While Trump narrowly won Michigan in 2016, Biden carried the state by more than 150,000 votes in 2020. The Democrat had the backing of 50.6 percent of Michiganders while the Republican was supported by 47.8 percent. FiveThirtyEight's current average has Trump leading by less than one point, 41.5 percent to Biden's 40.6 percent.

The new polling suggests Trump could flip Nevada, which Democratic presidential candidates have won in every election since 2008. Trump has the backing of 43 percent of Nevadans and Biden has the support of 35 percent with the third-party candidates factored in. When it's just Trump and Biden, the Republican is at 49 percent compared to the Democrat's 40 percent.

Biden won Nevada with 50.1 percent compared to Trump's 47.7 percent in 2020. FiveThirtyEight currently shows the Republican with an average of 43.1 percent support and the Democrat with the backing of about 36.4 percent.

In North Carolina, Trump leads by 8 points with independent candidates in the race. Biden has the support of 36 percent of North Carolinians while Trump has the backing of 44 percent. Head-to-head, Trump leads by 7 points, 48 percent to 41 percent.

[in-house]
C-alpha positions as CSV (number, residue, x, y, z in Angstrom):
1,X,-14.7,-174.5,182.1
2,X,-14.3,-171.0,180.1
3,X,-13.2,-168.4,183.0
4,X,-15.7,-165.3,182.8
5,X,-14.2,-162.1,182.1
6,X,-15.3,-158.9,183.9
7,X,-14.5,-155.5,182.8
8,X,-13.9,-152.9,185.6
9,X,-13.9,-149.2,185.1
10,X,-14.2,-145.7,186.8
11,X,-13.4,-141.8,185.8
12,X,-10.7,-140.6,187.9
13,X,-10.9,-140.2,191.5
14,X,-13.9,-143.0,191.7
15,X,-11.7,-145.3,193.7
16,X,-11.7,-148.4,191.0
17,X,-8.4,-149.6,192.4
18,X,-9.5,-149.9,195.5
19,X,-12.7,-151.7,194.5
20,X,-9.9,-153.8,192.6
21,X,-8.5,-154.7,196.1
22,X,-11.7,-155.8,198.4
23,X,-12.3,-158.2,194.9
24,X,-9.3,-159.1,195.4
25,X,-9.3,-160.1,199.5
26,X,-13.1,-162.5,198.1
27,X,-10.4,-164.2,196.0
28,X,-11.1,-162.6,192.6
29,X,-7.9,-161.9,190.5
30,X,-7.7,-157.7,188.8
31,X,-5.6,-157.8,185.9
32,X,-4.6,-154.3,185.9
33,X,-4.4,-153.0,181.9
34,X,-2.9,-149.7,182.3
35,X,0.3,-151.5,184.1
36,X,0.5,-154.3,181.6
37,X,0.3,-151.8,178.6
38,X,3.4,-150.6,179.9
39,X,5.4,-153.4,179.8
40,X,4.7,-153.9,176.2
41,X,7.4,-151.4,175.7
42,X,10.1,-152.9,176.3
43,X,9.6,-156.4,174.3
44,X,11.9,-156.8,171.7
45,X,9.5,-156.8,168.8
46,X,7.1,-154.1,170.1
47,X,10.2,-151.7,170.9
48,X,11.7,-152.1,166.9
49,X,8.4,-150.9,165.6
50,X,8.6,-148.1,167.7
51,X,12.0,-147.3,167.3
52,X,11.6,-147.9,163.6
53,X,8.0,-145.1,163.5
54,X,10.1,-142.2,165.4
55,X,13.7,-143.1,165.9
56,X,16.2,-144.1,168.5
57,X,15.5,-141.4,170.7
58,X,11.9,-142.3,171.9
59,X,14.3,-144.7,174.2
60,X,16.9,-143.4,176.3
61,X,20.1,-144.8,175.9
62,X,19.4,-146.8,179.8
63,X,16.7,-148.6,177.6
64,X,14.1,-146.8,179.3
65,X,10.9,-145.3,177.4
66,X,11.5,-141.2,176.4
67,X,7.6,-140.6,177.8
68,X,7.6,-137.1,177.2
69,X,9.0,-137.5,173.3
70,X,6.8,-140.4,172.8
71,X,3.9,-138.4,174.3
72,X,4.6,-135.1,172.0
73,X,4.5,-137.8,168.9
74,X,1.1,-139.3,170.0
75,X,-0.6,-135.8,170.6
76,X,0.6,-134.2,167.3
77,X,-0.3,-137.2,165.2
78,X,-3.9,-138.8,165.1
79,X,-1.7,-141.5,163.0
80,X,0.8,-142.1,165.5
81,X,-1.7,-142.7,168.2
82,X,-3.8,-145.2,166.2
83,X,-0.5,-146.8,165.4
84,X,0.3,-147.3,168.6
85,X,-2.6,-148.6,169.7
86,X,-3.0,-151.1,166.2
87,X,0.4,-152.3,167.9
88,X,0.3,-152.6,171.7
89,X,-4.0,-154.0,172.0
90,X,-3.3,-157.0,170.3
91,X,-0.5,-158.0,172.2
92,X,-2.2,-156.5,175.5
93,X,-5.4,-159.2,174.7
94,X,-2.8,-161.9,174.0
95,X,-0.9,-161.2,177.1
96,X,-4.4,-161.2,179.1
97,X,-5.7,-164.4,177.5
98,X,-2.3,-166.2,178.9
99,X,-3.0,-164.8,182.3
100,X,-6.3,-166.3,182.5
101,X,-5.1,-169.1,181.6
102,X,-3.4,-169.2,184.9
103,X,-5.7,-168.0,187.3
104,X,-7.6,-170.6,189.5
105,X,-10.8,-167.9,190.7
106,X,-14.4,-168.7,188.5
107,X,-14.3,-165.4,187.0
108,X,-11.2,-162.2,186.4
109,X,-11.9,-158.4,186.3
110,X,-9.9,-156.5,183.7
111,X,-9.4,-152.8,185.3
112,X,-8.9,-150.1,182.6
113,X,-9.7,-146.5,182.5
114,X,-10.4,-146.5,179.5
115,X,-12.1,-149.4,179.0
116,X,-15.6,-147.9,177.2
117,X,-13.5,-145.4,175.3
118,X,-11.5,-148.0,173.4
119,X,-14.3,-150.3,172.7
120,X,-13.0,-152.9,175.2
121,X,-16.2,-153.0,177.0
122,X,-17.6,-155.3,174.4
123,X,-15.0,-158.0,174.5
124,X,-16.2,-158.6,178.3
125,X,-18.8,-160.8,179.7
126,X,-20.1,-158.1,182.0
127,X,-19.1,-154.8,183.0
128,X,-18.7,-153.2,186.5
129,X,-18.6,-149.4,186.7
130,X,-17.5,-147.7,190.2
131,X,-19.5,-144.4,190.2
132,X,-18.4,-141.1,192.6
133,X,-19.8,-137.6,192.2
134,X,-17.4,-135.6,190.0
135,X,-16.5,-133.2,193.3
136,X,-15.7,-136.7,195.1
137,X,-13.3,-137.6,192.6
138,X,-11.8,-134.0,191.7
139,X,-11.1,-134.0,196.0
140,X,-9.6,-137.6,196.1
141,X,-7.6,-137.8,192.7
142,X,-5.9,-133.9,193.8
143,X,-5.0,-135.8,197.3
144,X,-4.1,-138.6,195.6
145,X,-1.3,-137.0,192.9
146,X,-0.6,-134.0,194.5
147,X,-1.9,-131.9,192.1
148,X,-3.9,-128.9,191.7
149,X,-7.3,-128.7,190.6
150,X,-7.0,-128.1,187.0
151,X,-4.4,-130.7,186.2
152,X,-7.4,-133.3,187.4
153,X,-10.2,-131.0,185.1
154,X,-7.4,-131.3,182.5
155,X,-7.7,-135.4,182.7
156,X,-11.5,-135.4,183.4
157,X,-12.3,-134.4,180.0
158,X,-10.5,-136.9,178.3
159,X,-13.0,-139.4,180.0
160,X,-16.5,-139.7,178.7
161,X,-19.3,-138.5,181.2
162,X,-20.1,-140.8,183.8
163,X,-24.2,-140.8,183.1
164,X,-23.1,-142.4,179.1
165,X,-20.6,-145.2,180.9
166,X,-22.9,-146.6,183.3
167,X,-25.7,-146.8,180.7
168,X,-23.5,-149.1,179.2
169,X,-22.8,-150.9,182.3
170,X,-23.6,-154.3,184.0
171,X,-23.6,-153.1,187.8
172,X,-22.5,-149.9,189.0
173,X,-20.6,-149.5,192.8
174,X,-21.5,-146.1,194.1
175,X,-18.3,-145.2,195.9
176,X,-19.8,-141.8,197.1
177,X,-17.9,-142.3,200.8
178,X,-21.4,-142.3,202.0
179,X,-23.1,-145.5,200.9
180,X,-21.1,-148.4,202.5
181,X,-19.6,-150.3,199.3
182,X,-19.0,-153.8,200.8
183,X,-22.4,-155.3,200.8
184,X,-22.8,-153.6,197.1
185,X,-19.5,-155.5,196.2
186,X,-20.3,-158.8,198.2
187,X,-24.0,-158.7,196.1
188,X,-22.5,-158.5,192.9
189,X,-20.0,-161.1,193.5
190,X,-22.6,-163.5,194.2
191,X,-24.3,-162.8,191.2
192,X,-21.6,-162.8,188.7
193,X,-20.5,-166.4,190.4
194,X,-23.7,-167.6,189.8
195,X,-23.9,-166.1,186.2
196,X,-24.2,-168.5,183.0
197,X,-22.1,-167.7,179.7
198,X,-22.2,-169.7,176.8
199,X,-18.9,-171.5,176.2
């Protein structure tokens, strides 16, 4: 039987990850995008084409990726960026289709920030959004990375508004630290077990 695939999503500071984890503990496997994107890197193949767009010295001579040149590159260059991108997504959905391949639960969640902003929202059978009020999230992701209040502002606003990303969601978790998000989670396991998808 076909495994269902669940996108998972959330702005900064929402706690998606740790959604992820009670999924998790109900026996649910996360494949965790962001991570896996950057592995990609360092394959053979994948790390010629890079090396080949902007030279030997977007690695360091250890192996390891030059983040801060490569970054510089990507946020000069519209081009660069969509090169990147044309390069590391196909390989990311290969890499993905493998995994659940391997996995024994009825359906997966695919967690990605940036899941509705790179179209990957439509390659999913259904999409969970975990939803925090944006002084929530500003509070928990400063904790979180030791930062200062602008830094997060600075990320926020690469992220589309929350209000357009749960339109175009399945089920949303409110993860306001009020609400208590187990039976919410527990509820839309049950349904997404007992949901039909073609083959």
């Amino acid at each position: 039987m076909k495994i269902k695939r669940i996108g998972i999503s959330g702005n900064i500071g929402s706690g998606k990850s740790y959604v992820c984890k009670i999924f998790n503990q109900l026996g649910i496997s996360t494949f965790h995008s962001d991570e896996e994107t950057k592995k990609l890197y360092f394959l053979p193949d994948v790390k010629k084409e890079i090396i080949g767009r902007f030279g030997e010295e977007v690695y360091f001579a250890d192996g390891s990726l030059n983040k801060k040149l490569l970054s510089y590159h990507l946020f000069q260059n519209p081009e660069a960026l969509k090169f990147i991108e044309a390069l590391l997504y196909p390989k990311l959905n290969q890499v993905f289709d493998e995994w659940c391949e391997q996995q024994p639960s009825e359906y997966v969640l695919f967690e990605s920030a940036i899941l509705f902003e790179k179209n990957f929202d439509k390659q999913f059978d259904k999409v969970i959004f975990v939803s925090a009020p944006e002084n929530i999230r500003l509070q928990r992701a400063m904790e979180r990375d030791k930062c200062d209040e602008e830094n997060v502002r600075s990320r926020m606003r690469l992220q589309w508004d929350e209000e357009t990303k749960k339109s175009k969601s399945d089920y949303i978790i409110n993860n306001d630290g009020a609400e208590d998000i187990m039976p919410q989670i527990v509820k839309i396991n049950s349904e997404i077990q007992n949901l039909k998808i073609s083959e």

Trump defeated Biden in the Southeastern state in 2020 with 49.9 percent to 48.6 percent. The average on FiveThirtyEight shows Trump up by 6.3 points, 44.5 percent to Biden's 38.2 percent.

Trump is at 43 percent and Biden is at 40 percent when factoring in third-party contenders. When they face off against each other, the Republican still leads by 3 points, with the backing of 48 percent of Pennsylvanians compared to the Democrat's 45 percent.

In 2020, Biden won Pennsylvania with 50 percent of the vote compared to Trump's 48.8 percent. Four years earlier, in 2016, Trump carried the state with a narrow margin of 0.7 percent. As of Friday, the FiveThirtyEight average shows Trump up 2.1 percent, 43 percent to Biden's 40.9 percent.

In Wisconsin, Trump and Biden are tied. They are both at 41 percent with independent candidates in the contest, and at 45 percent head-to-head.

Trump carried the Midwestern state in 2016, but it flipped to Biden in 2020. The Democrat won 49.5 percent of the vote in the last election compared to the Republican's 48.8 percent. FiveThirtyEight's present average has Trump leading Biden by 1.6 percent, 42.3 percent to 40.6 percent.

While the polling results look bad for Biden, his campaign and his supporters say that things will change by Election Day. They say that Trump's legal troubles, in which the former president maintains his innocence, as well as concerns about abortion rights, will motivate voters to back Democrats in the election.

"Polls go up and down. You and I have been following politics for a long time. But the short answer is to begin to frame the choice for the American people, which is why it's very good news that the first debate is in June," Senator Chris Van Hollen, a Maryland Democrat, told ABC News host Martha Raddatz when pressed on Biden's poor polling performance during a Sunday interview.

Biden and Trump are slated to hold their first televised debate, aired by CNN, on June 27.